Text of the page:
New Drug Combinations for a Type of Non-Hodgkin Lymphoma

A study found why some patients with mantle cell lymphoma develop resistance to the drug ibrutinib. The finding that could help researchers identify new treatment options.

Mantle cell lymphoma is a rare type of non-Hodgkin lymphoma. It is frequently diagnosed in adults older than 60 years of age, and at a later stage when the disease has spread to multiple lymph nodes, spleen, liver, bone marrow, and other organs.

According to the federal SEER database, more than 70,000 cases of non-Hodgkin lymphoma are diagnosed in the U.S. each year. Mantle cell lymphoma patients represent about 6 percent of these new cases, accounting for about 4,200 new cases each year.

Most patients with mantle cell lymphoma are treated with chemotherapy in combination with the monoclonal antibody rituximab.

Ibrutinib (Imbruvica) is a cancer drug approved by the FDA in November 2013 for mantle cell lymphoma. In a phase II clinical trial, ibrutinib showed promising results in patients with mantle cell lymphoma. However, most patients eventually relapsed, because their lymphoma stopped responding to the drug, a process known as acquired drug resistance.

A team of researchers at Weill Cornell Medical College conducted studies to understand why patients with mantle cell lymphoma treated with ibrutinib develop acquired resistance. They published their findings in Cancer Discovery, a journal of the American Association for Cancer Research (AACR).

In their study, the researchers analyzed tumor samples from a mantle cell lymphoma patient who responded to ibrutinib but eventually developed resistance to the drug. They compared data from the patient’s tumor samples with samples taken from healthy tissues of the same patient, and found a mutation in the tumor sample that seemed to have appeared when the patient stopped responding to ibrutinib.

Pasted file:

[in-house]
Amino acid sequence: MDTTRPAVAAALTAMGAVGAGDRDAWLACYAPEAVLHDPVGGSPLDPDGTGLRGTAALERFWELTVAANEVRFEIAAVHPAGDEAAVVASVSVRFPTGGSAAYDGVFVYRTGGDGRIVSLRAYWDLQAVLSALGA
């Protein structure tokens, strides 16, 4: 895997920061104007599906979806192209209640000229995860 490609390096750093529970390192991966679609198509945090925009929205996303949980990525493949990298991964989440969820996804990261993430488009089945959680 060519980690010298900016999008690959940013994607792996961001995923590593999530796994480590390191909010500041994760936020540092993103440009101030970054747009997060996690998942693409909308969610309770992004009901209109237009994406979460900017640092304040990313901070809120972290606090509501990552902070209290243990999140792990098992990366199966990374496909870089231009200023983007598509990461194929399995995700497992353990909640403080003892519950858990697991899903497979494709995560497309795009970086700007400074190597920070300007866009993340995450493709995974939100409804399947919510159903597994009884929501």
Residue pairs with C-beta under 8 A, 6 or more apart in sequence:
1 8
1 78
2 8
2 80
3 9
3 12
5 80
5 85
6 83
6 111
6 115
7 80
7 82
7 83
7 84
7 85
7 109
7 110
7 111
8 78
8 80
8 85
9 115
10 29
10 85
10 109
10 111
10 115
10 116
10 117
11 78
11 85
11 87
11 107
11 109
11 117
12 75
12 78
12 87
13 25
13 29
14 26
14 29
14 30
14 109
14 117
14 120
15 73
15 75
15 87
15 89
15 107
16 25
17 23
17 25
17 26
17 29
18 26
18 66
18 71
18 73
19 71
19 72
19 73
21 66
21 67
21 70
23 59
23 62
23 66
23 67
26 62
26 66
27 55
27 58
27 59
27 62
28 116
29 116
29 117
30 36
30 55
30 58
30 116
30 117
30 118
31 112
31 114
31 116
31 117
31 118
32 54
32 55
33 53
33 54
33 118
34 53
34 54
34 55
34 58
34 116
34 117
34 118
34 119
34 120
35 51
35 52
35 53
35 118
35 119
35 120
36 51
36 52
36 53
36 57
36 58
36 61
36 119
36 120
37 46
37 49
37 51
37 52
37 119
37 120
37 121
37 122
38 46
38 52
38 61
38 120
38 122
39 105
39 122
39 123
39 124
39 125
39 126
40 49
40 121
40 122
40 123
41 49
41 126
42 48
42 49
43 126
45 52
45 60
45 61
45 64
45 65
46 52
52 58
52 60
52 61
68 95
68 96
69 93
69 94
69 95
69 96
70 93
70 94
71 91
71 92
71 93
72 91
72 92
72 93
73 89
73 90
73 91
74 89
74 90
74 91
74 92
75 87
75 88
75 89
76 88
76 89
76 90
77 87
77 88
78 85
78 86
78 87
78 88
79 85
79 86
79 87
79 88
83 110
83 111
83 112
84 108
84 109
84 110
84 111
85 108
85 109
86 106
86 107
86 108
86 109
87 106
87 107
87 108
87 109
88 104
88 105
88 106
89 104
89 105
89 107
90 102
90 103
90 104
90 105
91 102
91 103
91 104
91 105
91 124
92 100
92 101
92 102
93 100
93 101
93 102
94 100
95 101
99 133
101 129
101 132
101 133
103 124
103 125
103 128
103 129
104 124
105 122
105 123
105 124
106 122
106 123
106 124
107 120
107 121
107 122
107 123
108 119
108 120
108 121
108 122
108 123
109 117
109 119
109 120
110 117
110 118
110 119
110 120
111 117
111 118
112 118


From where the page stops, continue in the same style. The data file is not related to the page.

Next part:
Next, the researchers analyzed another patient’s tumor that developed resistance to ibrutinib, and found the same mutation in this patient’s tumor as well. However, this mutation was not present in tumors from patients who did not respond to ibrutinib right from the beginning of the treatment.

The researchers conducted further studies and found that cancer cells that never responded to ibrutinib and didn’t have the mutation became sensitive to the drug once they were treated with palbociclib, an investigational cancer drug.

Treating ibrutinib-resistant mantle cell lymphoma cells that had the mutation with palbociclib caused them to respond to some other investigational drugs that target a molecule called PI3K.

“This study not only suggests new approaches for treating mantle cell lymphoma but also has implications for treatment of other B-cell lymphomas, such as CLL, and a diverse group of non-Hodgkin lymphomas,” said Lewis C. Cantley, PhD, who directs the Sandra and Edward Meyer Cancer Center at Weill Cornell.

Based on the findings, the researchers have initiated a clinical trial (NCT02159755) to test a combination of ibrutinib and palbociclib in patients who were previously treated for mantle cell lymphoma, but not with the study drugs.